Driving Innovation and Creativity with High Risk Research

Girl in a lab

Caption: One of the many faces of NIH-supported innovation, Stanford’s Christina Smolke is exploring how synthetic biology and microbes can be used to produce new drugs. She is a 2012 Pioneer Award winner.
Credit: Linda Cicero/Stanford News Service

High-risk research isn’t for the faint of heart. It’s for fearless researchers who envision and develop innovative projects with unconventional approaches that, if successful, may yield great leaps in our understanding of health problems and/or biological mechanisms. It takes nerve and creativity to conceive such projects—and, often, special support to bring them to fruition.  And, as the name implies, there is a significant chance of failure.

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New Prize Celebrates Biology Breakthroughs

Faces of the NIH grantees receiving the Breakthrough Prize in the Life Sciences (as listed below)

NIH grantees receiving the Breakthrough Prize in the Life Sciences
(in order as listed below)

The brand new $3 million Breakthrough Prize in the Life Sciences [1] delivered a very nice reward and well deserved recognition to eleven exceptionally creative scientists who have devoted their careers to biology and medicine. And, with five awards to be given each year, I hope this inspires other life scientists to embark on innovative and high-risk endeavors.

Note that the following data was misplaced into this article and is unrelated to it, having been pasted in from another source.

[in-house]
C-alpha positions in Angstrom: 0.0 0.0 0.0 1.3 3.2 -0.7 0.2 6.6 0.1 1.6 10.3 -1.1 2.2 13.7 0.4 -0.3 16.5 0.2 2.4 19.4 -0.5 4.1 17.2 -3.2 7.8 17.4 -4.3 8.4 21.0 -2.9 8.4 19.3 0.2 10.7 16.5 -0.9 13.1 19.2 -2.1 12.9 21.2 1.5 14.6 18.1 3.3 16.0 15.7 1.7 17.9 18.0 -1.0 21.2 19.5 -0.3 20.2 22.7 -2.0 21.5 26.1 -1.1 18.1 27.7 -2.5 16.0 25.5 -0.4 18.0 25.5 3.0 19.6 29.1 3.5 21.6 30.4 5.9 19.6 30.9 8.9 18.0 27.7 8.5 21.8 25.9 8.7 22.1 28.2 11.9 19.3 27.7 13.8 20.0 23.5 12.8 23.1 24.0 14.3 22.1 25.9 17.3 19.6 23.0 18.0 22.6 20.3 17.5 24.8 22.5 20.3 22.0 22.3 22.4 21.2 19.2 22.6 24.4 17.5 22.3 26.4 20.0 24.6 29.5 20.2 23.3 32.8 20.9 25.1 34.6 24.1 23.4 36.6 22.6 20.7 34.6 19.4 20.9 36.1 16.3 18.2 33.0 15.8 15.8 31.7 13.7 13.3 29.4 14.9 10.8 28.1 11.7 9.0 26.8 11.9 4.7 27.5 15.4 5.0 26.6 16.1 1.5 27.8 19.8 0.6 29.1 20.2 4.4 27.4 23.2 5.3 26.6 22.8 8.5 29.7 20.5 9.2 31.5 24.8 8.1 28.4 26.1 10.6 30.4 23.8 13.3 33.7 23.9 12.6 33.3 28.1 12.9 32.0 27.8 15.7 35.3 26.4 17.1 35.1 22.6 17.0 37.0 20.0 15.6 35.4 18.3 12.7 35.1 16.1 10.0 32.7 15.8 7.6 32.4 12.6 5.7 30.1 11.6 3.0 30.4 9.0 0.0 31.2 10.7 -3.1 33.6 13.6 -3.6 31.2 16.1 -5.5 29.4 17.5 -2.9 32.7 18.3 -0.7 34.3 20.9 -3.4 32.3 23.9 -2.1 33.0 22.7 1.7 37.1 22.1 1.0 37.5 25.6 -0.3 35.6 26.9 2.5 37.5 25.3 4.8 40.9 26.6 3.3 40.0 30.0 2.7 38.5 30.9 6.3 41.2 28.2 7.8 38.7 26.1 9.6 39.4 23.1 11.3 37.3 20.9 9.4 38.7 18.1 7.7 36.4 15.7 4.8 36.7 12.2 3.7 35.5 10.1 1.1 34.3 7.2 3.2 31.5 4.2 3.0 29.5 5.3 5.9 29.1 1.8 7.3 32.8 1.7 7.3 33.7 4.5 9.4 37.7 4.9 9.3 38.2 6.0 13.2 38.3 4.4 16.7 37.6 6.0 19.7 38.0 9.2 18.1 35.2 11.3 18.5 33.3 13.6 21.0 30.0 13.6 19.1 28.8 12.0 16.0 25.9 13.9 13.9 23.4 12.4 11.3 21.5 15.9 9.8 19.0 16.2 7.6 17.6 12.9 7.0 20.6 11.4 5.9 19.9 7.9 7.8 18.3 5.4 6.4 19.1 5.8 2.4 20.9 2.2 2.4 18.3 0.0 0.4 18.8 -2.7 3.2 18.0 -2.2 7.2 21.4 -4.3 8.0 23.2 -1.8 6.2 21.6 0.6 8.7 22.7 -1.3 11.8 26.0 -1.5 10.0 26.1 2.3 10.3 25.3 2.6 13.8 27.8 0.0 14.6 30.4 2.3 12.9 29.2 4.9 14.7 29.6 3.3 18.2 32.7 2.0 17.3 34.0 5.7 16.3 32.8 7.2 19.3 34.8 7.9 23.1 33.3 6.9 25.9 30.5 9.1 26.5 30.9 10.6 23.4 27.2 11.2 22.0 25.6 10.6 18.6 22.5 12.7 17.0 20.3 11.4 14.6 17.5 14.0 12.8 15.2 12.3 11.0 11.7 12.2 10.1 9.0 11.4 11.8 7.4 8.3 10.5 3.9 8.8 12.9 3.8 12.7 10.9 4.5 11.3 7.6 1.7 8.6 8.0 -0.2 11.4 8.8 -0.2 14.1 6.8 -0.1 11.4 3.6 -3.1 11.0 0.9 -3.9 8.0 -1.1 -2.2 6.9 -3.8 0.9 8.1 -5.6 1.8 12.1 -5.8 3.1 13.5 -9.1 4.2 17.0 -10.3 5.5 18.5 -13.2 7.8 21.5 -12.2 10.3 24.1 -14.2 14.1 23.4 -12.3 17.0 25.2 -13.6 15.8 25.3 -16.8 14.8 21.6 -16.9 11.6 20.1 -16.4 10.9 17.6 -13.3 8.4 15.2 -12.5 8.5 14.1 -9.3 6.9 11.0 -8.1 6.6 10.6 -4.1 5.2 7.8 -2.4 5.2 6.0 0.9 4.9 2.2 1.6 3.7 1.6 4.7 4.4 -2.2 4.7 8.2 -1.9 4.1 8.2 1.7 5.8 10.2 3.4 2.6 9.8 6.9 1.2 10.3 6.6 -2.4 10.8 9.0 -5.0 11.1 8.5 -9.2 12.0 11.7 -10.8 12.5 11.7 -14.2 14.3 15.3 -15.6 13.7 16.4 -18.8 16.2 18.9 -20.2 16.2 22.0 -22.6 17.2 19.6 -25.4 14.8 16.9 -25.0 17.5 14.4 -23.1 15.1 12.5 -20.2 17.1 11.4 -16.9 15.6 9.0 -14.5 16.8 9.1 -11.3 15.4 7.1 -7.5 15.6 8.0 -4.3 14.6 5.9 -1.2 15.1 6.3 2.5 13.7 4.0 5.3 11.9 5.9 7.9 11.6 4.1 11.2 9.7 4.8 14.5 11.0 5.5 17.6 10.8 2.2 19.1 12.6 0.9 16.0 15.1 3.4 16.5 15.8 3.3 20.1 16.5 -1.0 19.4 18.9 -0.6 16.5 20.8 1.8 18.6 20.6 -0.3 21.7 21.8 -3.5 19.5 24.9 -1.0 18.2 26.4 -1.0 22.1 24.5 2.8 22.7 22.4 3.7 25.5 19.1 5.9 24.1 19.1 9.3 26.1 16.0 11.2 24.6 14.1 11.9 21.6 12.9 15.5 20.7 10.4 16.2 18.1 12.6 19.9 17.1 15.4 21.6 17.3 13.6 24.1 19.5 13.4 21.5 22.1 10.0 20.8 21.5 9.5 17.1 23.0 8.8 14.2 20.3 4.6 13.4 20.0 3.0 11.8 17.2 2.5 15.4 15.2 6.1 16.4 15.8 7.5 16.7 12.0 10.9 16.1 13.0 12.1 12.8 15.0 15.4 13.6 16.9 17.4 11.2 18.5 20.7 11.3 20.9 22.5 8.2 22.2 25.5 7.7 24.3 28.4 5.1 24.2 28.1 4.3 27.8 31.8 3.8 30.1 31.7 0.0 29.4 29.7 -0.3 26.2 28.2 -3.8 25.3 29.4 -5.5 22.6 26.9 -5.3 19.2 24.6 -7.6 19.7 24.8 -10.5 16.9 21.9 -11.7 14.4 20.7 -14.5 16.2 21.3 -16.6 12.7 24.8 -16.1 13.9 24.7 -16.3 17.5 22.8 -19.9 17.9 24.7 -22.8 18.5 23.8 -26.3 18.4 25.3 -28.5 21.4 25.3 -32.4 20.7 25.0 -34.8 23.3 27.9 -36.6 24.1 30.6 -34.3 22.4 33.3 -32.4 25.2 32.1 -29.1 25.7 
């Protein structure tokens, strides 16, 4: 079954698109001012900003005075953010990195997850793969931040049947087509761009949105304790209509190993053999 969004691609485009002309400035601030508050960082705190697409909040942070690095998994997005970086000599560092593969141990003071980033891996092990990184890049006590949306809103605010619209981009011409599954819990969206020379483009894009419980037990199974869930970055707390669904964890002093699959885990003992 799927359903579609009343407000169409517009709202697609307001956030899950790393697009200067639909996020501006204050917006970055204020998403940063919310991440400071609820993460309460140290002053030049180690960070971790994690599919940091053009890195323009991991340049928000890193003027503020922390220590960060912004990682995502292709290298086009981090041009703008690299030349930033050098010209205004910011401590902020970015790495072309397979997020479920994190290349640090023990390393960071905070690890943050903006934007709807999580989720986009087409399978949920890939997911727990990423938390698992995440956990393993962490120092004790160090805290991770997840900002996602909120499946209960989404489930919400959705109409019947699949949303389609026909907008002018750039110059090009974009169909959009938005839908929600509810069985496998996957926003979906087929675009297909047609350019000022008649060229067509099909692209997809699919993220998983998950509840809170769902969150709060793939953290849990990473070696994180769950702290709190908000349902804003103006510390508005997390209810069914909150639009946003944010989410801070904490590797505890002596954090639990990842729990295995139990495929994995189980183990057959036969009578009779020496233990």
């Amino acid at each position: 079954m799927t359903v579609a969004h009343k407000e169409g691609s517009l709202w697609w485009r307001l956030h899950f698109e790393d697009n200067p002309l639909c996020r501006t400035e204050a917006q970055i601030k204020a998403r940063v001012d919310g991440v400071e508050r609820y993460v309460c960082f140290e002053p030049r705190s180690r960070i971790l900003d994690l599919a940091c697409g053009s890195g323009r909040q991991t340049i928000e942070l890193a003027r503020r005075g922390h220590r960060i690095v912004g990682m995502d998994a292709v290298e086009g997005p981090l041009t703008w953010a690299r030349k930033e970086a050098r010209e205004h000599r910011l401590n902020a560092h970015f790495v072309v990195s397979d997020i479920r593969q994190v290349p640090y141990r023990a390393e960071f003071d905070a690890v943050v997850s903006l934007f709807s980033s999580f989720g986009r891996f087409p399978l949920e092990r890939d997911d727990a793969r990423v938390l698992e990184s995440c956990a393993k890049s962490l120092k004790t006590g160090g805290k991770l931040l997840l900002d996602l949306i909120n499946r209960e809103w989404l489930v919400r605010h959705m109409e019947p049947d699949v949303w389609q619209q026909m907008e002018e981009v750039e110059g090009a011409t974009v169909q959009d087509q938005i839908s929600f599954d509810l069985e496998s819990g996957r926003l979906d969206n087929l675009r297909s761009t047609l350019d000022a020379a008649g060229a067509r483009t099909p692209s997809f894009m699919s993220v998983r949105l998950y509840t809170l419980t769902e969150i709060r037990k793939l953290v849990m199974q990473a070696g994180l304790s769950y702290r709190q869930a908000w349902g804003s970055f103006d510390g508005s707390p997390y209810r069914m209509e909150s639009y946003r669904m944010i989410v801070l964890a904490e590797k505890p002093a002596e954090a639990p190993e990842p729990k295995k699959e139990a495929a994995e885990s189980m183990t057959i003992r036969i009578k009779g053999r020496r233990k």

For this inaugural round, I’m proud to say that nine of the eleven winners were NIH grant recipients—some for more than three decades. Now, you may not have heard of most of these scientists. Quite frankly, that’s a shame. These folks have discovered fundamental principles of biology—everything from cancer causing genes to techniques for creating stem cells. These discoveries have boosted our understanding of health and disease, and led to the development of many drugs and therapies.

So these individuals really should be household names—and more of that kind of recognition would be a good thing to inspire youth to explore careers in science. In the United States, virtually everyone can list names of multiple movie stars and athletes, but two-thirds of Americans can’t name a single living scientist [2].

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